December marks the first full year of running New Marketing Labs, a digital marketing company. I launched it with the help of two business partners, only with enough money to cover a few months’ salary and the power bill. While we don’t share our numbers, I will say that we stayed in the black the entire year, and are already on track for a 2x growth in 2010. I want to share some ideas I picked up along the way.
You Can Start For Peanuts
What we think we need for money and resources to start a business is often not accurate. Depending on the type of business, you might need to outlay some cash early, but when it came to resources, we were able to launch without new computers (we primarily used our own personal laptops); we went without a fancy website (we put one together four or five months into the business, but we relied on my blog to drive awareness); and we went without any traditional marketing whatsoever (we used blogging, speaking gigs, and Twitter to land 100% of our business). Our costs were almost all salary since our business is consulting.
Sure, our office didn’t have an amazing view. Our chairs and desks weren’t in top condition (they worked‚ mostly). We didn’t run out and buy Macbook Pros right away. We used our personal cell phones. But they all helped us get the job done.
Takeaway: Focus on what you need to drive the business, not the “trappings” of a company.
Think Like Pirates
Our goal was simple: work with clients to help them find gold. We classified “gold” as whatever the client wanted most, and acted accordingly. Similarly, we maintained only a few key metrics to measure the health of our business: revenue and customer satisfaction. Helping the client succeed is obvious, so I won’t belabor the point. Focusing on revenue is less obvious, as some companies often come up with strange metrics to use in place of the ones I pose here.
At one point, I asked my business partner Stephen Saber, “You wouldn’t care if I stood outside and sold T-shirts to a concert, would you?” He replied, “As long as it brings in decent revenue and isn’t illegal, I don’t care.” And he meant it.
With that kind of freedom, the team at NML and I just focused on coming up with projects that our clients wanted for which they would pay. Nothing was out of bounds. We just worked hard to make our clients successful partners and were selective in defining key metrics to measure our success.
Takeaway: Keep your metrics simple, and focus on value.
Pay When You Can Afford It
Writing this piece on the OPEN blog is fun and satisfying for me because American Express not only provides credit to businesses, but they help them manage their businesses responsibly. We did the same with our growth. We didn’t hire a new employee until we could afford to pay him. This sounds so rudimentary, but some people don’t think this way with new businesses. We put off many purchases until we had the revenue in the bank to pay for it. Even if we charged something, we paid off the balance as soon as we could.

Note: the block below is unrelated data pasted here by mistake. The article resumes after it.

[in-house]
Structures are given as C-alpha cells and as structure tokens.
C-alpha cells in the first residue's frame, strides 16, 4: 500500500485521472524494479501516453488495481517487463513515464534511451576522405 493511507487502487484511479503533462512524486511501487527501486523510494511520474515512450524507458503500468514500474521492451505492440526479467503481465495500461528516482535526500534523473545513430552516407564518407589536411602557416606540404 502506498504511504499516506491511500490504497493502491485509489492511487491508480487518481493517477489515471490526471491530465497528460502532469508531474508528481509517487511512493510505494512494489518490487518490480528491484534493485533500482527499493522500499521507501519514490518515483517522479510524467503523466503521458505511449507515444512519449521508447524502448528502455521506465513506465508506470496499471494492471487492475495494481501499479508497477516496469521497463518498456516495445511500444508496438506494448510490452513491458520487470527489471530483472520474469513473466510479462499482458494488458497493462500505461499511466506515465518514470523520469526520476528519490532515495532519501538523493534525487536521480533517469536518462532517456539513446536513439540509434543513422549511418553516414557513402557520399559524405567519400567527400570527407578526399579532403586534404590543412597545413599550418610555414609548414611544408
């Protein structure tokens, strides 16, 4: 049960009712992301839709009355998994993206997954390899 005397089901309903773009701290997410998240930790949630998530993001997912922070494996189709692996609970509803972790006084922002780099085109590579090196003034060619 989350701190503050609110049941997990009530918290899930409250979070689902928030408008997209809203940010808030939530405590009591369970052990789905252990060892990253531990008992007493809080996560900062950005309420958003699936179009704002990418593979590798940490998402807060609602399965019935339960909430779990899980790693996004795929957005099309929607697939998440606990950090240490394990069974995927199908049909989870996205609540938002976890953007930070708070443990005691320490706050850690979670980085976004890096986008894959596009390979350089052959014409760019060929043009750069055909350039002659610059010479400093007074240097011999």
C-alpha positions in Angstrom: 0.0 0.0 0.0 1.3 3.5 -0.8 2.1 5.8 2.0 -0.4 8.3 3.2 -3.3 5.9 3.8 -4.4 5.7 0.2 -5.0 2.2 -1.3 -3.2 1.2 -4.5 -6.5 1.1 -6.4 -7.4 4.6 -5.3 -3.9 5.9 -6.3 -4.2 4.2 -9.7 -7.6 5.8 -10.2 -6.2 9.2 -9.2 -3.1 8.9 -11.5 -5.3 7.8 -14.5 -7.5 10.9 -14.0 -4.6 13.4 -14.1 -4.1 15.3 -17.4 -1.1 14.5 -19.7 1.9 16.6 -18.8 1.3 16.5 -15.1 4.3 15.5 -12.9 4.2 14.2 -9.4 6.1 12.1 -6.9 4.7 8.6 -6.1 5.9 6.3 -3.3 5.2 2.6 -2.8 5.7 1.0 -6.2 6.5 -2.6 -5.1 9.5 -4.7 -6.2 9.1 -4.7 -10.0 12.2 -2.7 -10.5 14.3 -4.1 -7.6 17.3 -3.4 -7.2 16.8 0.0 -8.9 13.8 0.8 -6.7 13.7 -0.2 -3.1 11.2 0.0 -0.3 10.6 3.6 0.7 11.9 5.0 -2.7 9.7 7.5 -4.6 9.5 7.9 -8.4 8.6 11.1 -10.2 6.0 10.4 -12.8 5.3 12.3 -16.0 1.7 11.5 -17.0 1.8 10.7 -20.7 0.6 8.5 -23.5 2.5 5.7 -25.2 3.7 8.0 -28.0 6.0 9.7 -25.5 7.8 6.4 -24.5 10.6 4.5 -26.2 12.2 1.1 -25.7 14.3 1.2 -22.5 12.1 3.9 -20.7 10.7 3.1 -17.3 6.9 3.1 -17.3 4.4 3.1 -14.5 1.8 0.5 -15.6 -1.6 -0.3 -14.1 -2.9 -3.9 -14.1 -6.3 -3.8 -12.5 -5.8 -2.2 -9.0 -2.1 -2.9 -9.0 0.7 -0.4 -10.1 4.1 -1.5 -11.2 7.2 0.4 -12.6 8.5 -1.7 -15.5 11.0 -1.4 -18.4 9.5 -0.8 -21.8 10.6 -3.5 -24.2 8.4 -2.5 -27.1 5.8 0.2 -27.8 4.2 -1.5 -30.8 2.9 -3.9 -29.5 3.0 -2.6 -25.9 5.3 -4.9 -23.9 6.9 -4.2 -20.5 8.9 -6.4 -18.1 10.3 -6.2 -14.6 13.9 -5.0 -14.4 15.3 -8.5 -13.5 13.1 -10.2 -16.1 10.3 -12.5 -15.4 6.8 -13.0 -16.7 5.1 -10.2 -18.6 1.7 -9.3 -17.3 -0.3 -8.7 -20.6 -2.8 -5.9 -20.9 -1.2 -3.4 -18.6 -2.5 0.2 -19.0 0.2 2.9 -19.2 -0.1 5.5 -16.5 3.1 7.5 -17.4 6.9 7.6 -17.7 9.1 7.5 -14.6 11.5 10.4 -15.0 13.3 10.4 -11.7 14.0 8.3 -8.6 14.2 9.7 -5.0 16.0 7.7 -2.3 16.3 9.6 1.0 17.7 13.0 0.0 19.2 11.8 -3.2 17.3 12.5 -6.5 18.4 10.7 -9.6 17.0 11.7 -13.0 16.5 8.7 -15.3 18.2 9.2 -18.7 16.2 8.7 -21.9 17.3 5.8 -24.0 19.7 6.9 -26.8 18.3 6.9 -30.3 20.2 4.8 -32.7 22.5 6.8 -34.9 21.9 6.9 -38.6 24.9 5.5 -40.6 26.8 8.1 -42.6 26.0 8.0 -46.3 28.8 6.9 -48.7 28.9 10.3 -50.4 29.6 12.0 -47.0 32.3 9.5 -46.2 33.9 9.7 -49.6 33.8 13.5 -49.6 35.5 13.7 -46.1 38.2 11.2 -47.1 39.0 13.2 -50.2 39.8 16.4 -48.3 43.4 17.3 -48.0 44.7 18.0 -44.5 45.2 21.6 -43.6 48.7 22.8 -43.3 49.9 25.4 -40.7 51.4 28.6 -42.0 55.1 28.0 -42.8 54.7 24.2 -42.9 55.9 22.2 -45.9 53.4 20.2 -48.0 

It’s amazing what you think you need on the way to success. Sometimes we had to work more hours to make up for the employees we didn’t hire. That isn’t always the smartest advice, but those extra hours saved us from worrying about whether we could pay our bills.
Takeaway: Use sweat instead of credit.
In the Coming Year…
After twelve months, I’ve hired four more people, including replacing some of what I was doing myself with two principals. Colin Bower, my guy in charge of external-facing partnerships and business, showed me our projections for 2010. They looked light until he explained how he drew them up: every single dollar in the 2010 budget was already in the December 2009 sales pipeline. Even with salaries, we were showing a profit with what we already had in the queue instead of what we would sell in 2010.
This was pragmatic. It also gave me a sense of where the “floor” of my business would be so that I could accurately dream up where our “ceiling” might be. If you don’t aim high, you hit low. On the other hand, if you aim silly, then you never hit the mark.
Because I followed the above advice, I was reasonably successful in my first year of business and finished the year well in the black, and positioned to take on 2010 in a down economy. I think you can do the same if you work within your means and stay very lean.
What’s your take on all this?
Chris Brogan is president of New Marketing Labs, a digital marketing company based in Canton, Massachusetts. He is also co-author of Trust Agents, the New York Times and Wall Street Journal bestselling book about how to use the Web to build relationships that yields results. He blogs at Chrisbrogan.com.